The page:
Right ventricular pacing in patients with impaired ventricular function is associated with worsening HF [10]. Therefore, these devices are only programmed to pace when the heart rate is low, for example 40 beats per minute.

Cardiac resynchronisation therapy (CRT)

The use of CRT was first described more than 30 years ago and multiple RCTs have since demonstrated an improvement in symptoms, exercise capacity, left ventricular function and outcomes (including all-cause mortality) with this therapy. It is primarily aimed at patients with advanced HF (NYHA functional Class III and ambulatory Class IV) who have a left ventricular ejection fraction under 35%, who are in sinus rhythm, and have a QRS duration above 120 ms. The procedure is more complicated than for an ICD because, as well as a right atrial and right ventricular lead, a pacing lead is placed in a branch of the coronary sinus, normally on the posterolateral surface of the heart.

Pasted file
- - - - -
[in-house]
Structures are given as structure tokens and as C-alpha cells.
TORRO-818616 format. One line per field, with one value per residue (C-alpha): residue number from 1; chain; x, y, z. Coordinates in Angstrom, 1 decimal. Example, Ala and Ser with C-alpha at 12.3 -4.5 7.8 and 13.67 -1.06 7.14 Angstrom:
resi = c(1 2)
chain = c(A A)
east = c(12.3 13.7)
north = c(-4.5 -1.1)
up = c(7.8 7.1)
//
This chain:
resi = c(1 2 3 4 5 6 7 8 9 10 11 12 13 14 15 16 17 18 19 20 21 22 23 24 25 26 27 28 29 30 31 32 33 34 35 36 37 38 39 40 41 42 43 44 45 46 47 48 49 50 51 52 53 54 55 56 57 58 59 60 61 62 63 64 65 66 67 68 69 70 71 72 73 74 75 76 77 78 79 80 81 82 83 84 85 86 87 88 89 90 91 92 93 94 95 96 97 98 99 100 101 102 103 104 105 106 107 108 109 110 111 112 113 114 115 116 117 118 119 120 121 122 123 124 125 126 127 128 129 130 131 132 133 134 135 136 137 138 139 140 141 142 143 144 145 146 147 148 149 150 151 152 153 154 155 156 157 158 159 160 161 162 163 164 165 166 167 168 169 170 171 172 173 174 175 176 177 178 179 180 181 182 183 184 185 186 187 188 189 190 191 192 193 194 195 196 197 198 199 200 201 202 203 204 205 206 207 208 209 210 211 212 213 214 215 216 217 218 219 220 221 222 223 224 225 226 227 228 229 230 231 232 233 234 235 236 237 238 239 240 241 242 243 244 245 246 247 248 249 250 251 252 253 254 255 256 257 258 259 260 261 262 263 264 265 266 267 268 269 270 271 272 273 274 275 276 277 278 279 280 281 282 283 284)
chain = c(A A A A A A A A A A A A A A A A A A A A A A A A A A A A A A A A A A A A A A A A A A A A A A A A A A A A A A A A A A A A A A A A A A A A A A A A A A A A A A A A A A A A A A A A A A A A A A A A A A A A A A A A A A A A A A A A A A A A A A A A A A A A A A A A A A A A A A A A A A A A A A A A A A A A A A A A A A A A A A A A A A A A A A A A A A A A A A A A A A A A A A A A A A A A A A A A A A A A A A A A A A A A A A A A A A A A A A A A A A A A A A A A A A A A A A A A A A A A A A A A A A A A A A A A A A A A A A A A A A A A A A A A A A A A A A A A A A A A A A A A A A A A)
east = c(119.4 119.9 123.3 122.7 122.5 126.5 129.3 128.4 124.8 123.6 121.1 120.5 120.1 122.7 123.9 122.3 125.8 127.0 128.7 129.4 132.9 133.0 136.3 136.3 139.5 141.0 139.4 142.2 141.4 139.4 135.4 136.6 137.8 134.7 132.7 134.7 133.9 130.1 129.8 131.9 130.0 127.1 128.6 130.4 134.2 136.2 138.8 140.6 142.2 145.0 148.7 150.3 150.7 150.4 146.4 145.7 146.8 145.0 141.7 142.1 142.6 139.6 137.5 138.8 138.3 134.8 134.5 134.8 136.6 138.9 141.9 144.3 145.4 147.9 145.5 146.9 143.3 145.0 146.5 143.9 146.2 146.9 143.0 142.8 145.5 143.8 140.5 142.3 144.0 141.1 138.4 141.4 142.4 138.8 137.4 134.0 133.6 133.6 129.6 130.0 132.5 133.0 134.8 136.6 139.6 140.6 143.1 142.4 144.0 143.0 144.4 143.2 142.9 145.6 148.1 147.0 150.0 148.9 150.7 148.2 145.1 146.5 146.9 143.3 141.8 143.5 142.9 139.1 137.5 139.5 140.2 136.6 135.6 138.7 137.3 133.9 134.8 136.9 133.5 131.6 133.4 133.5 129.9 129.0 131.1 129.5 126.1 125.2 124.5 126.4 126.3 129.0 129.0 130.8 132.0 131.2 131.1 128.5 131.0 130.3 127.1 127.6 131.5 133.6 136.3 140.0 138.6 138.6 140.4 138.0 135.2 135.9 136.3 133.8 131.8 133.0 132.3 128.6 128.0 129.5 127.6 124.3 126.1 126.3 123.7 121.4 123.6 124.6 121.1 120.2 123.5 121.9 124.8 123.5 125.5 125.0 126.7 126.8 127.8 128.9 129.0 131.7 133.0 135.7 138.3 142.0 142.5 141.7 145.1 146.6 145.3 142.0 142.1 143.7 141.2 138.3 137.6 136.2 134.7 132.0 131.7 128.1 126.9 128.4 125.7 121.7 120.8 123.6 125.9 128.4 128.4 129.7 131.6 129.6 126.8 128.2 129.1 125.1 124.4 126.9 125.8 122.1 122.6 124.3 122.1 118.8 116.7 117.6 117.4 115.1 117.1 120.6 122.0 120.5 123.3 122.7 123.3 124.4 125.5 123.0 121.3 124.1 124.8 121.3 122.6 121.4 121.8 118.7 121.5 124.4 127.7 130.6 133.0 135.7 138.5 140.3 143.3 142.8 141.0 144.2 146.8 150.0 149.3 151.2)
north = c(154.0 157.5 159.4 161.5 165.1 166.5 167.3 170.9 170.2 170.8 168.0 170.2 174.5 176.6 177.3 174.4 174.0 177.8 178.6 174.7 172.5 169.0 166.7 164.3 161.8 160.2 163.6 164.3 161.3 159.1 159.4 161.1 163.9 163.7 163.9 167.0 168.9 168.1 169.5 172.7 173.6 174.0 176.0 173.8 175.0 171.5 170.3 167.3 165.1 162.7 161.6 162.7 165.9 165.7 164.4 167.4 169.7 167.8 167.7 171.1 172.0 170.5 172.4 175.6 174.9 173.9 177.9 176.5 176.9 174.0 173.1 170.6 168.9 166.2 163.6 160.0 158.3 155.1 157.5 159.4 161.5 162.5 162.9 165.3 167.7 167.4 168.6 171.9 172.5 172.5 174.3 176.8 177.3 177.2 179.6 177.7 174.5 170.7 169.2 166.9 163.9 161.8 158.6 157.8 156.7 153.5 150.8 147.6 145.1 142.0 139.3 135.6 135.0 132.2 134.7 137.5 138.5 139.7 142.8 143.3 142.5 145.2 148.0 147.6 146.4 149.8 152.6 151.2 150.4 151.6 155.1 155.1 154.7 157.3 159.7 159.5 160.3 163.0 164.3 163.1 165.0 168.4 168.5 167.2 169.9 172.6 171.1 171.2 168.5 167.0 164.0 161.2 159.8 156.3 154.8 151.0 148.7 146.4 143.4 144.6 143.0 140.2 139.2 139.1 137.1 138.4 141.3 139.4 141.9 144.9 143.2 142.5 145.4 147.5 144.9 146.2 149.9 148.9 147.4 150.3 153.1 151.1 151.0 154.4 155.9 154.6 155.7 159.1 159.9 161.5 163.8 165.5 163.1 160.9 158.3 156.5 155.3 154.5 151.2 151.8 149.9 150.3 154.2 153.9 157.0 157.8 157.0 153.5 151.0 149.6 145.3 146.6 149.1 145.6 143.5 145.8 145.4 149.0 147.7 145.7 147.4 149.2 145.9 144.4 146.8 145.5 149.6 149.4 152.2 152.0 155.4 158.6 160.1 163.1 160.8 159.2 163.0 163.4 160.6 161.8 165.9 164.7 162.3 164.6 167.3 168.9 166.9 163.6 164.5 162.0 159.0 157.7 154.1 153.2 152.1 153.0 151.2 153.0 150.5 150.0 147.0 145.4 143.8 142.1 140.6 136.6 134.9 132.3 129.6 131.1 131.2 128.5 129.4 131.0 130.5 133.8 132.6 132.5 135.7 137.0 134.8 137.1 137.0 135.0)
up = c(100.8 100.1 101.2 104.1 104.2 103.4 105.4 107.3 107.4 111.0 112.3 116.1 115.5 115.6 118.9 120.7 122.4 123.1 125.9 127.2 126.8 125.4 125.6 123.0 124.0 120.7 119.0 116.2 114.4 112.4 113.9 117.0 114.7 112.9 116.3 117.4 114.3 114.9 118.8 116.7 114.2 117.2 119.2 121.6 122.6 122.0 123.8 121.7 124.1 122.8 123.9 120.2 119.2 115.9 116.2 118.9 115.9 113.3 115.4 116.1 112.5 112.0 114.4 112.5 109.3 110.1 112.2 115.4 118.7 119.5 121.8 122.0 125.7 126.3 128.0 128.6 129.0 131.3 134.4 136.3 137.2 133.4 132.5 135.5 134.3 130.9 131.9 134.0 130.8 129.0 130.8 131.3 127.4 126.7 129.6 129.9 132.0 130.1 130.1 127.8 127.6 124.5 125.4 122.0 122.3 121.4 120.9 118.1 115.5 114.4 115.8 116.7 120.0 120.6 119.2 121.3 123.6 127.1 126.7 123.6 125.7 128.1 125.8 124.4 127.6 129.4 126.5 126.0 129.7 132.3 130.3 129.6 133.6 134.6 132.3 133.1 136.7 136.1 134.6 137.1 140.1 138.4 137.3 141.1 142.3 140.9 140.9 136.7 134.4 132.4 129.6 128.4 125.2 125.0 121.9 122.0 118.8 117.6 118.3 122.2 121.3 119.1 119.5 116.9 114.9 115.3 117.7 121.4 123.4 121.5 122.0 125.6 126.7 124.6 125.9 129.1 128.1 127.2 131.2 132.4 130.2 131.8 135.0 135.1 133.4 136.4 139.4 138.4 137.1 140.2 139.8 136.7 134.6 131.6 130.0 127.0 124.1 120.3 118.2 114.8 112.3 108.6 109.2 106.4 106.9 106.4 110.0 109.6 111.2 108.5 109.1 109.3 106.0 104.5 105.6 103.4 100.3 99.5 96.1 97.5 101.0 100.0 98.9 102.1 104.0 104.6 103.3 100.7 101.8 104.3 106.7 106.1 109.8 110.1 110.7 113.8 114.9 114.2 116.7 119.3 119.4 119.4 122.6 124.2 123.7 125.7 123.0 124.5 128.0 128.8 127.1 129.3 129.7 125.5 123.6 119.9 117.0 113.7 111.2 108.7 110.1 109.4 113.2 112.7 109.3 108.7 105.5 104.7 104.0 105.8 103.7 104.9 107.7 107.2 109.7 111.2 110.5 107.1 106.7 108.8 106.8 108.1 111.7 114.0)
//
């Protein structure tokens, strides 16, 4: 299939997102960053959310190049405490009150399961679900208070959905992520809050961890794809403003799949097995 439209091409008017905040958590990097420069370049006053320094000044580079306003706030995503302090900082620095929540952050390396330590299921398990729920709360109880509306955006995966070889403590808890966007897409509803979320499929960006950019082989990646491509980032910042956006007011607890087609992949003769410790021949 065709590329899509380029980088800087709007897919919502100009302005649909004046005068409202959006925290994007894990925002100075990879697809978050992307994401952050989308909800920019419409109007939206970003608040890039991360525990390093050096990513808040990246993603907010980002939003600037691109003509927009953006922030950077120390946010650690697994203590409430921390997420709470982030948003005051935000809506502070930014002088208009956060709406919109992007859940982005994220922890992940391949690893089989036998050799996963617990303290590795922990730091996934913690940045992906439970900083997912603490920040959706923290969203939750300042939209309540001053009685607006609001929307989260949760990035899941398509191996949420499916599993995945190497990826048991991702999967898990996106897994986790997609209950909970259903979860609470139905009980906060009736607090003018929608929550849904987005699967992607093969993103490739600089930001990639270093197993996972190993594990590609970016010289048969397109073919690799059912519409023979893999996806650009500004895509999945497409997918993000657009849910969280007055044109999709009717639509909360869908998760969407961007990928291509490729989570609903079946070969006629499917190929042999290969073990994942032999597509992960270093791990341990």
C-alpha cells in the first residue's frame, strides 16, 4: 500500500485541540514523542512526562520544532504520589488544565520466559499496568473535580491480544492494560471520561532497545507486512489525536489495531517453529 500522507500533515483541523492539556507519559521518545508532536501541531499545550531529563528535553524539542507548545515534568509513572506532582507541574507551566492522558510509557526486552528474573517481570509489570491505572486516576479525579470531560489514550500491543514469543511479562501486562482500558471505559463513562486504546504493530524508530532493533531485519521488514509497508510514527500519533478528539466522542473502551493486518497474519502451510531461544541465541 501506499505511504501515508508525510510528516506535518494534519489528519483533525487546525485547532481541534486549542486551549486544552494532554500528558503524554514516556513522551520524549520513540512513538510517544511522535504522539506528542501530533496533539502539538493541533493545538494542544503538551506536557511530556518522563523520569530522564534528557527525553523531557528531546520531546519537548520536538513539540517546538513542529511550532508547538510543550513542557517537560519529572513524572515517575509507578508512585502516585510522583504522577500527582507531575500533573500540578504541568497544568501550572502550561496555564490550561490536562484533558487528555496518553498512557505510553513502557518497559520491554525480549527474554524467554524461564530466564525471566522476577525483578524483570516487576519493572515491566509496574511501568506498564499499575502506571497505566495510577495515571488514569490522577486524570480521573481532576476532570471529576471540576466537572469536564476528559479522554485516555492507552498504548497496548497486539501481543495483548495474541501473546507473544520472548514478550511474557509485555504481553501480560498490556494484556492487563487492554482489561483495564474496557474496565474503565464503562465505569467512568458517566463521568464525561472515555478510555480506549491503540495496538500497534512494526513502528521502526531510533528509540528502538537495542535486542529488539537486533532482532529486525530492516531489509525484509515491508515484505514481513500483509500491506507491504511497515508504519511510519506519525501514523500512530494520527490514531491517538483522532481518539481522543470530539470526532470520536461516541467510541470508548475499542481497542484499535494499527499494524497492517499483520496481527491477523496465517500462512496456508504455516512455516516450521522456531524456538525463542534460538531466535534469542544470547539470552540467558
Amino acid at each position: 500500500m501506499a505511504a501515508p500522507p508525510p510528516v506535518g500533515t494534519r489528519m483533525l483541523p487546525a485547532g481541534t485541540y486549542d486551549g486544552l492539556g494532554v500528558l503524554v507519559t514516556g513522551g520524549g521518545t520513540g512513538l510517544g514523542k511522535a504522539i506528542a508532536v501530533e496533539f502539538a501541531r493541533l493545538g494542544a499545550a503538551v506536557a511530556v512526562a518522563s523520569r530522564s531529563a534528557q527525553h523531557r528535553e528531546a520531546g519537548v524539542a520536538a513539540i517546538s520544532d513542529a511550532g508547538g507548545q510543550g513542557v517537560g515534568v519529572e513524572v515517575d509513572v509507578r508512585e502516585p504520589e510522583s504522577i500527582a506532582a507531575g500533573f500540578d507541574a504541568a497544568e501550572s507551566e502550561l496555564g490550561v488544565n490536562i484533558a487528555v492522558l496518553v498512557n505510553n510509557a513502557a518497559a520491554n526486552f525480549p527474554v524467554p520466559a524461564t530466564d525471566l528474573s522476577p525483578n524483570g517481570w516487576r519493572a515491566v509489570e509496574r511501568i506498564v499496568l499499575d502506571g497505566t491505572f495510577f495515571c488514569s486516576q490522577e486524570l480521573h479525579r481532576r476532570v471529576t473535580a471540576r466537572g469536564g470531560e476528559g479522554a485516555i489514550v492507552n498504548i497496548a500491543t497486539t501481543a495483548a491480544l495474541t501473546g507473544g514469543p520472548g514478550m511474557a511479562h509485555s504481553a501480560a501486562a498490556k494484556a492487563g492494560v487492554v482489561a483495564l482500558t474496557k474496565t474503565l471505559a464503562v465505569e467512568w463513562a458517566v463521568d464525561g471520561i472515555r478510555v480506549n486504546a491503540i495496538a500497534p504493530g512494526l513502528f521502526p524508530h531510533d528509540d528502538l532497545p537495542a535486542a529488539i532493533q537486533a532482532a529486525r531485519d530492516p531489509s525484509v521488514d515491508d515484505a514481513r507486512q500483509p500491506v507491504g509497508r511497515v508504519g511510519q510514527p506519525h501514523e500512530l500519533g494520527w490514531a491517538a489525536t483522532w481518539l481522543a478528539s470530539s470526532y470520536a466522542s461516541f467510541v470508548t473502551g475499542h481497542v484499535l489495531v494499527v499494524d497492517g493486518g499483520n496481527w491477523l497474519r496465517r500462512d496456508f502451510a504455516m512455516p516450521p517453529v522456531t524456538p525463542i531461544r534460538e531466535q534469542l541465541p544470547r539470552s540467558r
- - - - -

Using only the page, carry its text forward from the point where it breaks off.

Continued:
CRT targets patients who have abnormal electrical activation and therefore abnormal mechanical activation which in turn leads to further cardiac inefficiency and performance. The abnormal electrical activation is represented as a prolonged QRS duration on ECG and commonly left bundle branch block (LBBB). The abnormal activation pattern is termed dyssynchrony and can be intraventricular (delayed activation within the left ventricle – normally lateral wall contraction is significantly delayed), interventricular (delayed activation of one ventricle with respect to the other), and atrioventricular where atrial transport to the ventricle is impaired. The atrial synchronised pacing from the right ventricle and left ventricle provided by CRT allows the correction of this cardiac dyssynchrony and improvement of cardiac function.

Evidence for CRT

The patients who benefit most from CRT are those with very wide QRS durations (above 150 ms) and those with LBBB morphology [11,12]. In the ESC guidelines, symptomatic patients with LBBB with a QRS duration greater than 120 ms have a class I indication for CRT, whereas those who have non-LBBB morphology (with a QRS duration greater than 120 ms) have a class II indication [13]. COMPANION and CARE-HF are the two large RCTs which demonstrated a beneficial effect of CRT (both CRT-P and CRT-D) on outcomes (HF hospitalisation or all-cause mortality) in patients with advanced HF [14,15]. The majority of patients were in NYHA Class III.